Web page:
As routinely covered at Regulatory Oversight, state attorneys general have assumed an ever-more prominent role in driving national regulatory policy through advocacy and enforcement activities.[1] Underlying many of these efforts is an aggressive focus on environmental justice by the state attorneys general that reaches further than federal efforts. Most recently in U.S. EPA proceedings to develop a national allowance allocation and trading program for hydrofluorocarbons (HFCs), multiple state attorneys general proposed more stringent regulations than what EPA ultimately adopted.


An unintended consequence of the “Montreal Protocol on Substances That Deplete the Ozone Layer,” which resulted in the global phaseout of harmful chlorofluorocarbons, was the rise of HFCs. HFCs are widely used in many everyday products, including refrigeration, air conditioning, aerosols, fire suppression, and foam blowing applications. Opponents of HFCs have argued that while preferable to chlorofluorocarbons, HFCs “still have hundreds to thousands of times the heat-trapping power of carbon dioxide.”[2] This opposition recently led Congress to enact the American Innovation and Manufacturing Act (AIM Act) and EPA to develop a national HFC allowance allocation and trading program implementing the act, which will phasedown HFC usage in the United States by 85% by 2036.[3]

In May 2021, EPA proposed to implement the AIM Act by:

  1. Setting “HFC production and consumption baselines according to the statutorily prescribed formulae,”[4]
  2. Establishing “HFC production and consumption allowance allocation and transfer methodology and procedures,”[5]
  3. Prohibiting “production and consumption in excess of held allowances,”[6]
  4. Mandating “the phasedown of HFC production and consumption according to the schedule set forth in the [AIM] Act,”[7]
  5. Strictly regulating “international trade and import of HFCs,”[8] and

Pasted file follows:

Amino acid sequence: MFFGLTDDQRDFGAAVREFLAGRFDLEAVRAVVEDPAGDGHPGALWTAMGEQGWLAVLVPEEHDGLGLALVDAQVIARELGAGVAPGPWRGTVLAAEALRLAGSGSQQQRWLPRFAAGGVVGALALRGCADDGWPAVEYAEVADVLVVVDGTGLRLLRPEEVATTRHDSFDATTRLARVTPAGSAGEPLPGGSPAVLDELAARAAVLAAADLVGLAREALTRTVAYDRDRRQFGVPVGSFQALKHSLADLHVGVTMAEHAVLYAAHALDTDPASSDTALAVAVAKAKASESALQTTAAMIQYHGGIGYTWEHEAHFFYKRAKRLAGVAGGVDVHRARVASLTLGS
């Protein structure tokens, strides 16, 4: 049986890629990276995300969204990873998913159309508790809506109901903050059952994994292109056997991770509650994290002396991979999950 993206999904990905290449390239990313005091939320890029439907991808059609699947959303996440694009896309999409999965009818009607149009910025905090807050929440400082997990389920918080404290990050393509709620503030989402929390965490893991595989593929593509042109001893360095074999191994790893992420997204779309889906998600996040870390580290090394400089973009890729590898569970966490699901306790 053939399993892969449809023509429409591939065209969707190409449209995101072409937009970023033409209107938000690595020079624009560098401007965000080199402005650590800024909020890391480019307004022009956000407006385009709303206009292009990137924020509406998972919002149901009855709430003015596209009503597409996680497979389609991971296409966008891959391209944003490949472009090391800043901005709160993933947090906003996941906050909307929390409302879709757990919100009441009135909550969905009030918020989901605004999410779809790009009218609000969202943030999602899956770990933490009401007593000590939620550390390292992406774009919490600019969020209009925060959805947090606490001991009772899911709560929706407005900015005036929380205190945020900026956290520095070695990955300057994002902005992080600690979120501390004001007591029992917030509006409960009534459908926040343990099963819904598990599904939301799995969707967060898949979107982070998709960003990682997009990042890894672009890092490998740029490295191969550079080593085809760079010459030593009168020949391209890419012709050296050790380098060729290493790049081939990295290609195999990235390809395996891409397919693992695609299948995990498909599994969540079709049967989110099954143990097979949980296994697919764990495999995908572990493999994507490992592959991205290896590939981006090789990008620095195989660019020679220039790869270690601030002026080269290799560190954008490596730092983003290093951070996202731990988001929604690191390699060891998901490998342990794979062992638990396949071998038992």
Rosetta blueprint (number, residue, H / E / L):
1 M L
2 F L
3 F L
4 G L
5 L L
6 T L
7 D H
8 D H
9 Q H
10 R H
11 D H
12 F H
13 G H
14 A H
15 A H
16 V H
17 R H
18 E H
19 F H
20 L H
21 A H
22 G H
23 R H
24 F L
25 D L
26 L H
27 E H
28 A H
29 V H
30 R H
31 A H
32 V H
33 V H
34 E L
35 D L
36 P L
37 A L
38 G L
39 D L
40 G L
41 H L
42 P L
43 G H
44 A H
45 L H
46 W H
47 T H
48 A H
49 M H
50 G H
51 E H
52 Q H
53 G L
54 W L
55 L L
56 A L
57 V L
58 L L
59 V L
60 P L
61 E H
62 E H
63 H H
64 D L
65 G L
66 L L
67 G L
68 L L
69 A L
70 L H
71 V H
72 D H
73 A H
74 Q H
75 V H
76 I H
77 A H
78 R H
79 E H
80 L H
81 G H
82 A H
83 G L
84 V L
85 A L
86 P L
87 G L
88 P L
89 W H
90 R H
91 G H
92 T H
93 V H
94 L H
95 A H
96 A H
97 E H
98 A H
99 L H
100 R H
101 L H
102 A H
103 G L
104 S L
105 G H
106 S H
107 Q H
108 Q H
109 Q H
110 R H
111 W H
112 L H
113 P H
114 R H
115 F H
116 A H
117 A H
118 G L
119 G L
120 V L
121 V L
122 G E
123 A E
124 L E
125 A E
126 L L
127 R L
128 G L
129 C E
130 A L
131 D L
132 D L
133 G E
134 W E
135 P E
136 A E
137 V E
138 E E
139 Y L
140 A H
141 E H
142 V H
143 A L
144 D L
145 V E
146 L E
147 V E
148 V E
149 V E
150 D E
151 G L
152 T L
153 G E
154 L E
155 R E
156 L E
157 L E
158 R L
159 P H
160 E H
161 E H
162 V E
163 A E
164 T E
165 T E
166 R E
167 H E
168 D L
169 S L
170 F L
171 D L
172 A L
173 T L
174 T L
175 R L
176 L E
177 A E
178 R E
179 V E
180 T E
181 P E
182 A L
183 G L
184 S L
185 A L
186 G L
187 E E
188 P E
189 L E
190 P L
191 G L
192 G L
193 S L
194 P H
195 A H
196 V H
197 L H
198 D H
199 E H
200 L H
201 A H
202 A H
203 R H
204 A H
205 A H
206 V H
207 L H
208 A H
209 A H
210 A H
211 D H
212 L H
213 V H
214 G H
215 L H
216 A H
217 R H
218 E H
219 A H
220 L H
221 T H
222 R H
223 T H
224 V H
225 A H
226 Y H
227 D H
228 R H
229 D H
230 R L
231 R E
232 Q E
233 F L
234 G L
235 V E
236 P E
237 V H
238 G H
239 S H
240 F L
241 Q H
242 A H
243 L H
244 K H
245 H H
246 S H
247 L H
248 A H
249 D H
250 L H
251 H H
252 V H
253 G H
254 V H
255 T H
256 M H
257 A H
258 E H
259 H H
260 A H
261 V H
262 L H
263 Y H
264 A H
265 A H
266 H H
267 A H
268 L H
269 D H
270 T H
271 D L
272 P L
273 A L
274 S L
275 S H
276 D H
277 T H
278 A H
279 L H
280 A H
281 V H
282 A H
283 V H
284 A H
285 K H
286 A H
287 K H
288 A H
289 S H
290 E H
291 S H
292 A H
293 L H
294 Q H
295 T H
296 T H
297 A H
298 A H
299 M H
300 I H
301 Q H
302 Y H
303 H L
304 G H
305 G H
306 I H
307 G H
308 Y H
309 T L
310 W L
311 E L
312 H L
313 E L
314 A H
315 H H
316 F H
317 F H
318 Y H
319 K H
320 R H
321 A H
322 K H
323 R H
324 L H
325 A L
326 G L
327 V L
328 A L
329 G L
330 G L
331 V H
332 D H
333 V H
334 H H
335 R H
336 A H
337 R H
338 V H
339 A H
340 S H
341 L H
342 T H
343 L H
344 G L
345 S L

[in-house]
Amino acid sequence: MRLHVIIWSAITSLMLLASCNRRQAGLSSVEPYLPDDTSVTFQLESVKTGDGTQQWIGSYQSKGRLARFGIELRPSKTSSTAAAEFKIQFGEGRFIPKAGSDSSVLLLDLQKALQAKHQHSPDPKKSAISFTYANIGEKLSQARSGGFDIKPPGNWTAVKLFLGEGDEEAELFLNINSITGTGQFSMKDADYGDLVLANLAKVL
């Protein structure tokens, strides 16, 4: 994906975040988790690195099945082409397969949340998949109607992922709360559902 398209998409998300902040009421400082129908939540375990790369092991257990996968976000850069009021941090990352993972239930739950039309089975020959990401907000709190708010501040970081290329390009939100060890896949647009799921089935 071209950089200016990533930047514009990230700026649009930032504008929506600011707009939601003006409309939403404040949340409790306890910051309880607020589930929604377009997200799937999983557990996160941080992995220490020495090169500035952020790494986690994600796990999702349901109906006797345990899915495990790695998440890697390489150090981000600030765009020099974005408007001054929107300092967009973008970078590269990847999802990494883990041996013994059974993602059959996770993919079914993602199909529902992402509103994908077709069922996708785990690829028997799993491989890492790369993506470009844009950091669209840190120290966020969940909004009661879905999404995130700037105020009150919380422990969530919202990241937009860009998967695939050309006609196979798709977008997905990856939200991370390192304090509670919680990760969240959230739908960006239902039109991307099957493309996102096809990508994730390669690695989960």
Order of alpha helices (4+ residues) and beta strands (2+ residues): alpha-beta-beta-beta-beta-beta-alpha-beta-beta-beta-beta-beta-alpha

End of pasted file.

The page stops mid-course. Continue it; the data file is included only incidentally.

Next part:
6. Requiring “detailed and transparent recordkeeping and reporting to track production, import, export, transformation, use, destruction, and reclamation of HFCs.”[9]

Democratic AGs’ Emphasis on Environmental Justice

In response to EPA’s proposal, the attorneys general of Massachusetts, California, Connecticut, Delaware, District of Columbia, Illinois, Iowa, Maine, Maryland, Minnesota, New Jersey, New York, Oregon, and Vermont (the “State AGs), among others, argued to EPA that it should go even further. The State AGs repeatedly emphasized the importance of reducing HFC emissions and reversing an “unlawful and misguided trend toward loosening restrictions on harmful HFC pollution.”[10] Additionally, they argued that EPA should revise its proposed framework to “maximize benefits, and fully assess and minimize any potential harms, to environmental justice communities and Native American tribal communities in its final rule.”[11]

In support of making the national HFC framework more stringent, the State AGs argued that environmental justice communities and Native American tribal communities “are already overburdened by pollution and health hazards and more vulnerable to climate-change harms,” pointing to Hispanic and Black residents in Texas in the aftermath of Hurricane Harvey.[12] They made multiple suggestions of ways EPA could account for possible adverse impacts to these communities, including:

  1. Closely monitoring “Environmental Justice Communities adjacent to existing and any future HFC- and HFC-substitute-production facilities for both related toxic air pollutants,”[13]